Hope for alternative cancer treatment
The study of Dr Man Wai-lun of the Department of Chemistry suggests the use of ruthenium compound, as an effective anticancer agent.
Despite the many advancements made in oncology over the years, cancer remains one of the most challenging and feared diseases for doctors and patients alike.
The current treatment is largely based on the use of Cisplatin, an FDA-approved platinum-based chemotherapeutic agent. However, its limitations include significant side effects and the development of resistance.
Exploring therapeutic alternatives with fewer side effects
The quest to overcome these therapeutic challenges became the research topic of Dr Man Wai-lun, Assistant Professor of the Department of Chemistry. In collaboration with Dr Ni Wenxiu at the Medical College of Shantou University, Dr Man led a research team to investigate the potential of other metal complexes, specifically ruthenium, as a potentially more effective anticancer agent with fewer side effects. With this promising premise, the study has already secured funding from an HKBU start-up grant (one-off Tier 2).
“My interest in this topic stems from my focus on fundamental research. I have been particularly interested in designing metal-based complexes as model compounds to gain a deeper understanding of complex biological reactions at the molecular level. In recent years, I have expanded my research scope to explore how we can address global challenges, such as environmental and global health issues, through sustainable chemistry. Research in drug discovery is an example of how we can make meaningful advancements and possible breakthroughs in cancer treatment and improve the quality of life of patients battling with the disease,” said Dr Man on his research motivation and goals.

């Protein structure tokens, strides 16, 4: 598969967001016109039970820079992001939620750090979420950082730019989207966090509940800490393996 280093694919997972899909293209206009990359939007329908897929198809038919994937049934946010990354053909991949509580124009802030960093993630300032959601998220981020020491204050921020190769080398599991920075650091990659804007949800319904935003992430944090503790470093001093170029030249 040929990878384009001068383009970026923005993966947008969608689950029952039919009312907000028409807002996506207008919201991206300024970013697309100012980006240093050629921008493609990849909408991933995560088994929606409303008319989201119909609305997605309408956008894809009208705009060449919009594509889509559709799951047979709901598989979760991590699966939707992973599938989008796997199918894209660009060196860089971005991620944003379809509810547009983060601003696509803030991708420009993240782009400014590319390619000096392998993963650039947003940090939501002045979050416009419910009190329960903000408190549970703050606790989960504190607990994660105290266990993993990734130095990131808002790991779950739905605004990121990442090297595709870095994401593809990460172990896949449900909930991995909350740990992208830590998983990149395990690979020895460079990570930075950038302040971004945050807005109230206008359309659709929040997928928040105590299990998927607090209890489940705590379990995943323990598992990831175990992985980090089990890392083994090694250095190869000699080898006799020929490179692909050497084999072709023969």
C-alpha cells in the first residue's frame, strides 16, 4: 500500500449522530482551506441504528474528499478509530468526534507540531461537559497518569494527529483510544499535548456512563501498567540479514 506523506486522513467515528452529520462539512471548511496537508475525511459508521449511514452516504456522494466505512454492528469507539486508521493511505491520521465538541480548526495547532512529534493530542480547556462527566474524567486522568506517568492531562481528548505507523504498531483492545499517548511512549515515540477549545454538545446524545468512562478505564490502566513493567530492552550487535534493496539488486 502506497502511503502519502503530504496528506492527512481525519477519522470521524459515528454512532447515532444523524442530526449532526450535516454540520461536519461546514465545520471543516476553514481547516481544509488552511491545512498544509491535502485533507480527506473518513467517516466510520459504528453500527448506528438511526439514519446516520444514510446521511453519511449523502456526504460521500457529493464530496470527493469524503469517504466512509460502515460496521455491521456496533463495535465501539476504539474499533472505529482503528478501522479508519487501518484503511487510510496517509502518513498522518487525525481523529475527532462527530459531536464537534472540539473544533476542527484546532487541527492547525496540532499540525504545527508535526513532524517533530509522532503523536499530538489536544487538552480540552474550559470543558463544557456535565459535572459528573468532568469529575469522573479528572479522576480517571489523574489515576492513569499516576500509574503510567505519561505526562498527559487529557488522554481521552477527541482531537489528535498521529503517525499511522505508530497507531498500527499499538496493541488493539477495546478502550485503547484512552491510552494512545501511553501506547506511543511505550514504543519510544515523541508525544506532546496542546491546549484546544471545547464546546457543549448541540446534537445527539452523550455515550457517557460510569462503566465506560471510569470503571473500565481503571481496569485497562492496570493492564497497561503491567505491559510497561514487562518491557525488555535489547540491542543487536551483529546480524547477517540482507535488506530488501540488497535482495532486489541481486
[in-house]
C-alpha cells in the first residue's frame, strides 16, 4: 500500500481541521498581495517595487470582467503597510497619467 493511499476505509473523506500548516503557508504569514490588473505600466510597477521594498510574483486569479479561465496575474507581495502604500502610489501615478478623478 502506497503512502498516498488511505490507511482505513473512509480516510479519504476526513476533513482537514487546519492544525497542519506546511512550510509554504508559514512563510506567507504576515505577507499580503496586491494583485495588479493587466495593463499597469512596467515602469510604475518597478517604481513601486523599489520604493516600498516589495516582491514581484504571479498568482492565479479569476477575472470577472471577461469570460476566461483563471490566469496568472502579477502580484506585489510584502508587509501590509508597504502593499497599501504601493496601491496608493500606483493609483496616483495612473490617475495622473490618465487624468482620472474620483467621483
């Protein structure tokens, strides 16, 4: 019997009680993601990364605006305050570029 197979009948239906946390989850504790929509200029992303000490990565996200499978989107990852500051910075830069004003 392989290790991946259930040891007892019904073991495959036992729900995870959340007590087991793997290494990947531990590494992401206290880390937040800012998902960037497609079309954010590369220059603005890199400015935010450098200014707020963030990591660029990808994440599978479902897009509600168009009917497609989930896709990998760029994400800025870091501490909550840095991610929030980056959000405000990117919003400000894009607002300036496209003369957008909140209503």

Potential breakthrough with ruthenium compounds
Ruthenium compounds are lauded as the best alternative in chemotherapy, due to their lower toxicity and higher selectivity. In Dr Man’s study, the ruthenium compounds demonstrated promising cytotoxicity i.e. the ability to kill cancer cells in the liver, breast, ovary and lung, and even those that are resistant to cisplatin. Further animal studies have reinforced the ruthenium compound’s unique properties in reducing tumour growth, without causing weight loss in the test mice during the treatment period.
Seeking alternatives could take decades before a new drug can be launched in the market, and Dr Man is quick to acknowledge the need for funding support. “Drug development is a complex and collaborative process involving experts from various fields. The next steps for this research will involve preclinical studies and clinical trials to evaluate the safety and efficacy of the ruthenium-based compounds. The progress of this project depends highly on extra funding support. Suffice to say, our findings to-date have significantly impacted the future development of anticancer agents, and we have reason to be hopeful for more positive results validating the effectiveness of ruthenium compounds after the clinical trials.”
The prerequisite for breakthroughs is to have an open mind and the dogged determination to follow through on one’s goals. The work of Dr Man and his team and that of many other scholars at HKBU, is testament to this remarkable spirit as well as the university’s commitment to research excellence and sustainable developments worldwide.